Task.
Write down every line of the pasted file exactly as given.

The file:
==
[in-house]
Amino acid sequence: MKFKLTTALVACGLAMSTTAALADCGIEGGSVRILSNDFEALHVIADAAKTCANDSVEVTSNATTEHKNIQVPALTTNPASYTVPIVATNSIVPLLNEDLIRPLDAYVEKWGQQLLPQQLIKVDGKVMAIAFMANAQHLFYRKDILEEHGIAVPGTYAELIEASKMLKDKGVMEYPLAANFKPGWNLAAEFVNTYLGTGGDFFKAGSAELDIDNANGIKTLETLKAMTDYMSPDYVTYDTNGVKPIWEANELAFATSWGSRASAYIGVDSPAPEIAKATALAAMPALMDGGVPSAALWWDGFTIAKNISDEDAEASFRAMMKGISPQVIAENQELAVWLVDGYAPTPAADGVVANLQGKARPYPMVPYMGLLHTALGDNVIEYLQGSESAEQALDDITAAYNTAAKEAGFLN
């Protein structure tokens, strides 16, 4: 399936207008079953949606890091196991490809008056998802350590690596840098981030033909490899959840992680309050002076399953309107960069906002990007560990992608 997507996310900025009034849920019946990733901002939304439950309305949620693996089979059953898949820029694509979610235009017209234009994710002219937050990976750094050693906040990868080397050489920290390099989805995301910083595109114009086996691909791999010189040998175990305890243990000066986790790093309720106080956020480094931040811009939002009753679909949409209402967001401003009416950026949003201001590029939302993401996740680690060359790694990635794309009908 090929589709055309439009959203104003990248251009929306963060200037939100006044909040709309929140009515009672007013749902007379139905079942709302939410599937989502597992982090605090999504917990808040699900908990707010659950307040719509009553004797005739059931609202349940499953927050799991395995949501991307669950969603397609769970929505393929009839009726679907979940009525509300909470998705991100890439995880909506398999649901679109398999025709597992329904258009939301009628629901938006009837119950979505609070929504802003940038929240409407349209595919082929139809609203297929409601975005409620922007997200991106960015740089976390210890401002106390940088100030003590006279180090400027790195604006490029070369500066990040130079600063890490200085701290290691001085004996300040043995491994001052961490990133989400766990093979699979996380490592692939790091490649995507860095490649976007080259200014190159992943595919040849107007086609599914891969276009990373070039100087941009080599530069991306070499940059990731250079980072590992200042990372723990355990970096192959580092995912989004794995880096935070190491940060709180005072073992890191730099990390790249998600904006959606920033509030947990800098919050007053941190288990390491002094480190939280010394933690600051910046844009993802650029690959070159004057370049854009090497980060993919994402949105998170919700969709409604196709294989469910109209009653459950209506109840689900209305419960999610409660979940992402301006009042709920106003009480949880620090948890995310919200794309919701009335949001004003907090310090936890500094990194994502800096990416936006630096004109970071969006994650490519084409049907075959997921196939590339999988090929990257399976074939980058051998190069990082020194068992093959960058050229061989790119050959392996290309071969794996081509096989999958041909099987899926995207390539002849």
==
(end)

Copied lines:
[in-house]
Amino acid sequence: MKFKLTTALVACGLAMSTTAALADCGIEGGSVRILSNDFEALHVIADAAKTCANDSVEVTSNATTEHKNIQVPALTTNPASYTVPIVATNSIVPLLNEDLIRPLDAYVEKWGQQLLPQQLIKVDGKVMAIAFMANAQHLFYRKDILEEHGIAVPGTYAELIEASKMLKDKGVMEYPLAANFKPGWNLAAEFVNTYLGTGGDFFKAGSAELDIDNANGIKTLETLKAMTDYMSPDYVTYDTNGVKPIWEANELAFATSWGSRASAYIGVDSPAPEIAKATALAAMPALMDGGVPSAALWWDGFTIAKNISDEDAEASFRAMMKGISPQVIAENQELAVWLVDGYAPTPAADGVVANLQGKARPYPMVPYMGLLHTALGDNVIEYLQGSESAEQALDDITAAYNTAAKEAGFLN
């Protein structure tokens, strides 16, 4: 399936207008079953949606890091196991490809008056998802350590690596840098981030033909490899959840992680309050002076399953309107960069906002990007560990992608 997507996310900025009034849920019946990733901002939304439950309305949620693996089979059953898949820029694509979610235009017209234009994710002219937050990976750094050693906040990868080397050489920290390099989805995301910083595109114009086996691909791999010189040998175990305890243990000066986790790093309720106080956020480094931040811009939002009753679909949409209402967001401003009416950026949003201001590029939302993401996740680690060359790694990635794309009908 090929589709055309439009959203104003990248251009929306963060200037939100006044909040709309929140009515009672007013749902007379139905079942709302939410599937989502597992982090605090999504917990808040699900908990707010659950307040719509009553004797005739059931609202349940499953927050799991395995949501991307669950969603397609769970929505393929009839009726679907979940009525509300909470998705991100890439995880909506398999649901679109398999025709597992329904258009939301009628629901938006009837119950979505609070929504802003940038929240409407349209595919082929139809609203297929409601975005409620922007997200991106960015740089976390210890401002106390940088100030003590006279180090400027790195604006490029070369500066990040130079600063890490200085701290290691001085004996300040043995491994001052961490990133989400766990093979699979996380490592692939790091490649995507860095490649976007080259200014190159992943595919040849107007086609599914891969276009990373070039100087941009080599530069991306070499940059990731250079980072590992200042990372723990355990970096192959580092995912989004794995880096935070190491940060709180005072073992890191730099990390790249998600904006959606920033509030947990800098919050007053941190288990390491002094480190939280010394933690600051910046844009993802650029690959070159004057370049854009090497980060993919994402949105998170919700969709409604196709294989469910109209009653459950209506109840689900209305419960999610409660979940992402301006009042709920106003009480949880620090948890995310919200794309919701009335949001004003907090310090936890500094990194994502800096990416936006630096004109970071969006994650490519084409049907075959997921196939590339999988090929990257399976074939980058051998190069990082020194068992093959960058050229061989790119050959392996290309071969794996081509096989999958041909099987899926995207390539002849």